There were all sorts of moments at “Cuba Nostalgia” this weekend. There were all sorts of experiences: watching the lines at the terminals to sign the petition to free Cuban political prisoners grow at least five deep, glancing at the same screen and seeing a gentleman’s signature with his prisoner number appended, seeing the younger generations- even those who have raised well outside the Cuban milieu- helping the old codgers to sign, the same elderly who demanded to be allowed to register their voices.
Much has been said about younger generations of Cubans. I say, what caring, and well-mannered young people! My daughter has that sweetness, which I used to erroneously attribute solely to her character. Yesterday I realized that in part it is her upbringing. Ours is a culture that cares for our elderly, that values their wisdom, tolerates their ill-humor, and respects their experience. Our children absorb those values and act accordingly.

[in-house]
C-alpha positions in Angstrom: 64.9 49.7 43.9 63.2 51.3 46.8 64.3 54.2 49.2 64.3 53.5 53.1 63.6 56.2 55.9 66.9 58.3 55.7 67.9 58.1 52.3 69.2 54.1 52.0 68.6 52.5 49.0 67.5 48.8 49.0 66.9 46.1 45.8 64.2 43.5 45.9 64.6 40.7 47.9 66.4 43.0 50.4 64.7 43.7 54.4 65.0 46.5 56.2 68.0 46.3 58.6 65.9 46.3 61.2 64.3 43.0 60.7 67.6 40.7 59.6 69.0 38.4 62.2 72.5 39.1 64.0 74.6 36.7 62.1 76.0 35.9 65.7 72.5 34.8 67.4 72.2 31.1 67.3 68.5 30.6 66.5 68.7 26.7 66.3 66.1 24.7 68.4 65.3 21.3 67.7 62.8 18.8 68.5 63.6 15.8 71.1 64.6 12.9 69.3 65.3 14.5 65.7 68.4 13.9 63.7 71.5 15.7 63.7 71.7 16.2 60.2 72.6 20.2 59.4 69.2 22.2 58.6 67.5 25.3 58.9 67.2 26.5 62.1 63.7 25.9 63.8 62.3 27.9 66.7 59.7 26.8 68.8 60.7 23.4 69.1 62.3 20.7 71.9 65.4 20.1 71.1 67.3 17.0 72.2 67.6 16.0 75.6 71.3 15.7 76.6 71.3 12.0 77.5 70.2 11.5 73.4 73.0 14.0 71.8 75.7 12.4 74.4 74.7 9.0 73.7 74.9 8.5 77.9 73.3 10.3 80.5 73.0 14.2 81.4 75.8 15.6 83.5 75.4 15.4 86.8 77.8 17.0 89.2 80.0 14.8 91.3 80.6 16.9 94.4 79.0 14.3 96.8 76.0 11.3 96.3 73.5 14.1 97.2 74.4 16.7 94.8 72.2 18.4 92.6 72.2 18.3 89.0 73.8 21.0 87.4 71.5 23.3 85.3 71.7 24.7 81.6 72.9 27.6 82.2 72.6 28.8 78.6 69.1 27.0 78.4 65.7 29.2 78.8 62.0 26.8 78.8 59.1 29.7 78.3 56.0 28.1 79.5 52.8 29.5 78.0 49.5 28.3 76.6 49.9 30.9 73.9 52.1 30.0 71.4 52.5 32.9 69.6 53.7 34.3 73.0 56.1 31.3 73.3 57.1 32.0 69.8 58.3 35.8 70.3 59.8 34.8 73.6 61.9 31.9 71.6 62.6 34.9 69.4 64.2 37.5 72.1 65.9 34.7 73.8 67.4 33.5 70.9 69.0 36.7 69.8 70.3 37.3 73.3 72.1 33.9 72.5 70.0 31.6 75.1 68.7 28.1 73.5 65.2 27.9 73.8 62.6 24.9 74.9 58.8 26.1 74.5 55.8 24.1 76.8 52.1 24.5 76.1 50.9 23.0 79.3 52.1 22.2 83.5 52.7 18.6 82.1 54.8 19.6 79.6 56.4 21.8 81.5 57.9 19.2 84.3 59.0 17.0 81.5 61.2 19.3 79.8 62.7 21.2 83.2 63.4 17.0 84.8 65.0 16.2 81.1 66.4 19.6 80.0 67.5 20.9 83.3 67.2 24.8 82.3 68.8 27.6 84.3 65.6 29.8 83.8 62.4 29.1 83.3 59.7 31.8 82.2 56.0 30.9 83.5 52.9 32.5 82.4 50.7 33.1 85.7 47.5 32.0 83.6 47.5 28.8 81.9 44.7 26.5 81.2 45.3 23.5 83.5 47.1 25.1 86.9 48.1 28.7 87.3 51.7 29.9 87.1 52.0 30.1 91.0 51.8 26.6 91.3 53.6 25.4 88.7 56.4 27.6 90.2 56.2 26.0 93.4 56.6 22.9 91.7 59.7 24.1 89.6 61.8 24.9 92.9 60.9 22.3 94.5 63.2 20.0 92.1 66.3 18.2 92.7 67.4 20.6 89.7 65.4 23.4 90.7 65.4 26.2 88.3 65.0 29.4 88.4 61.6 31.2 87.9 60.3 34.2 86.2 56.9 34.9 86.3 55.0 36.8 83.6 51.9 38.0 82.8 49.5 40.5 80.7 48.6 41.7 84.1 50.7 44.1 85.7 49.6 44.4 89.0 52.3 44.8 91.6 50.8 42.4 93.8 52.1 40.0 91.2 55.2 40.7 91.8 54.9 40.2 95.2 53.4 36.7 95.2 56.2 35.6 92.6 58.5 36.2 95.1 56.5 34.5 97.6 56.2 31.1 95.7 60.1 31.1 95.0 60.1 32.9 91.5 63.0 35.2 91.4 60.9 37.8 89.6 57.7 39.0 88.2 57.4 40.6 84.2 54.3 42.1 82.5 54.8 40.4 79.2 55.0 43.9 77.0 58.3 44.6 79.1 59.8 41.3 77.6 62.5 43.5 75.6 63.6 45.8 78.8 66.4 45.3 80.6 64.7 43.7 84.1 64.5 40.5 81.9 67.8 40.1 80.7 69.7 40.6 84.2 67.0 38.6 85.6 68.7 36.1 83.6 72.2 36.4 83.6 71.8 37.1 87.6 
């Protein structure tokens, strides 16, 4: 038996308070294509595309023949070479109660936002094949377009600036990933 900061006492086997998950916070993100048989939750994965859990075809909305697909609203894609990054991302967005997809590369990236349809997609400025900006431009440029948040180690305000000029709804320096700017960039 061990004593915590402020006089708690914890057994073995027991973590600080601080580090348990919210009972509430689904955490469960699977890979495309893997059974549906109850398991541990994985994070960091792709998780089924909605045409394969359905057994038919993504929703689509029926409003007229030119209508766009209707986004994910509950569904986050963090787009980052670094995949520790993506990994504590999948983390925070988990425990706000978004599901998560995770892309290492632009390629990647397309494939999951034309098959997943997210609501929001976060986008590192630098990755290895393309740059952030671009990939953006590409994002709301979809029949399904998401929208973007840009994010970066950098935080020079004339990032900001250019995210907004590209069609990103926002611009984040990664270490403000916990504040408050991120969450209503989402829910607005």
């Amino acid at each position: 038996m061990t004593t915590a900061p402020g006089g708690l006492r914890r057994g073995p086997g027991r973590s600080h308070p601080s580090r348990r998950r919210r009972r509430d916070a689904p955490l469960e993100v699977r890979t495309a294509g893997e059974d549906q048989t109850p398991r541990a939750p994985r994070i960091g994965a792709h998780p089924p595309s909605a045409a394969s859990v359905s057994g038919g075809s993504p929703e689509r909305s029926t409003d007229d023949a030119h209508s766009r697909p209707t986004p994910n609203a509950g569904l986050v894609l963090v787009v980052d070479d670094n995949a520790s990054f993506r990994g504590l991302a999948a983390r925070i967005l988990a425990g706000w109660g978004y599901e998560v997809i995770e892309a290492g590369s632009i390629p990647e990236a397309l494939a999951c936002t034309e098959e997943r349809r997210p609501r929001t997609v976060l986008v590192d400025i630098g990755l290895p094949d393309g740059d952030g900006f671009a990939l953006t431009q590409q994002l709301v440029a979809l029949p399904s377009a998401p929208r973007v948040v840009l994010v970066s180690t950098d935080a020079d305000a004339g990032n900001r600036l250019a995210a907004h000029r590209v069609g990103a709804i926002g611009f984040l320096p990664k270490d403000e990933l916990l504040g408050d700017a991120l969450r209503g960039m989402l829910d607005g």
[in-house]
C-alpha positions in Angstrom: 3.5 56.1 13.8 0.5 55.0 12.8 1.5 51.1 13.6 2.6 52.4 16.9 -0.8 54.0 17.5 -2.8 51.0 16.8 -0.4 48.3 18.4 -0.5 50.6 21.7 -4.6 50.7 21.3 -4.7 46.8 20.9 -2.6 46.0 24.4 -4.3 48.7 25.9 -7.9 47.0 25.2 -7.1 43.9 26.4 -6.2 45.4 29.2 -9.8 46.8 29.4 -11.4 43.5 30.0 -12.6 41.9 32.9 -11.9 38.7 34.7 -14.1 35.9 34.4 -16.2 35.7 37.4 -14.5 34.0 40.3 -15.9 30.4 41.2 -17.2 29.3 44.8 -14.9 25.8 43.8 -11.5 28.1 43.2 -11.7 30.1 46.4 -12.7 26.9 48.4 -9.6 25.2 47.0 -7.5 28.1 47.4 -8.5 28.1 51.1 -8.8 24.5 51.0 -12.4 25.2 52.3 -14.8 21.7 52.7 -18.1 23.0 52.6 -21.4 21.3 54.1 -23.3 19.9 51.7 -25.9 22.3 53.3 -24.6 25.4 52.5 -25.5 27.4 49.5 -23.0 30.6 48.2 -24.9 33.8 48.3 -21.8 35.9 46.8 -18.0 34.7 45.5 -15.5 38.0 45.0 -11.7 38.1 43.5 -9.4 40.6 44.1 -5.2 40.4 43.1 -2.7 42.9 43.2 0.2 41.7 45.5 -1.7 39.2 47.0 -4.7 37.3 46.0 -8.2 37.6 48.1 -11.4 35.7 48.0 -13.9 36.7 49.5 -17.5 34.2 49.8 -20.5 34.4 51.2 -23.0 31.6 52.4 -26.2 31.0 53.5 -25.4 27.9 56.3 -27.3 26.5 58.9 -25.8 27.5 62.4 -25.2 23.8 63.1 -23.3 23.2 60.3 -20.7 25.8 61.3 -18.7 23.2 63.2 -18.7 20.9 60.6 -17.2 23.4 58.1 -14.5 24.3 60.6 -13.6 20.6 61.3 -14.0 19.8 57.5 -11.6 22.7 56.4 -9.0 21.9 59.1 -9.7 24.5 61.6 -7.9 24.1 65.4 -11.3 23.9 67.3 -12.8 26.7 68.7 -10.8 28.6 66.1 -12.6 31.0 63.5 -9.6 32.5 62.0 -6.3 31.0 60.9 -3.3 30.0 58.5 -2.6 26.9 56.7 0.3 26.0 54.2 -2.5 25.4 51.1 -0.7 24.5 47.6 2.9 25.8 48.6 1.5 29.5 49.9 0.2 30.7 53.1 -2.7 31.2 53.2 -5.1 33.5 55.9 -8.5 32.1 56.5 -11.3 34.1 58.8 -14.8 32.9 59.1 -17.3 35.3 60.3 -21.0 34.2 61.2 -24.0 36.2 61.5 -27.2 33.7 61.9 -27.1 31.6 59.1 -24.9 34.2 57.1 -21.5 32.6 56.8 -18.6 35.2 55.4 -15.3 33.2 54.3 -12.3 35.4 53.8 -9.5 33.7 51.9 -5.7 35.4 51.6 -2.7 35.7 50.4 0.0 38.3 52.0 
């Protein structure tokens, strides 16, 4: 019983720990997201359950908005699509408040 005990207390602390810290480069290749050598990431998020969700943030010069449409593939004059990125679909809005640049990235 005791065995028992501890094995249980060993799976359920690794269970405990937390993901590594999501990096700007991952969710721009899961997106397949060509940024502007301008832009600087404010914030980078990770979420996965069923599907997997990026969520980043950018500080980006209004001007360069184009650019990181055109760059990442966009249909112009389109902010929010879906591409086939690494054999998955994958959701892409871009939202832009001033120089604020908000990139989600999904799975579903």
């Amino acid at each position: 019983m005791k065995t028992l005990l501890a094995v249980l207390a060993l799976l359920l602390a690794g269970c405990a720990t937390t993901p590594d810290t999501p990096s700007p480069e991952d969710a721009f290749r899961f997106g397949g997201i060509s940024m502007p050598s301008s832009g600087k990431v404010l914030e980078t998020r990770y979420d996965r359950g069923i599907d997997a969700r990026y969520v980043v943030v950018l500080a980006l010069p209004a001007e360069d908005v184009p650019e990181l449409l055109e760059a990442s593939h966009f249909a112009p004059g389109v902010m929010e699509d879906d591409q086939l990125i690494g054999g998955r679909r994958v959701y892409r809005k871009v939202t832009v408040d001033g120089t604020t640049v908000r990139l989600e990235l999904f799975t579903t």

I suspect that the same can be said of the sense of loss and righteous anger over Cuba. True, there is a difference, even with the older generations. The anger now is more muted, buried under the strata of years, even lifetimes, of living in the United States, but still there waiting to be unearthed. Now it is expressed with a quiet dignity, with a purposeful tread, a defiant angle to the head, but it is still there and still being passed on to younger generations.
I was privileged to witness this mechanism first hand. A father in his late thirties, early forties, brought his son to the Babalu booth. The young boy, intent on showing off his computer savvy, sat down to enter his father’s name as this gentleman looked on indulgently. They had turned to leave when the boy murmured something. His father led him back to the terminal and asked “What does it say there?” Bingo! I thought, as he began to instruct the boy in terms a seven year old could understand. That’s how it’s done.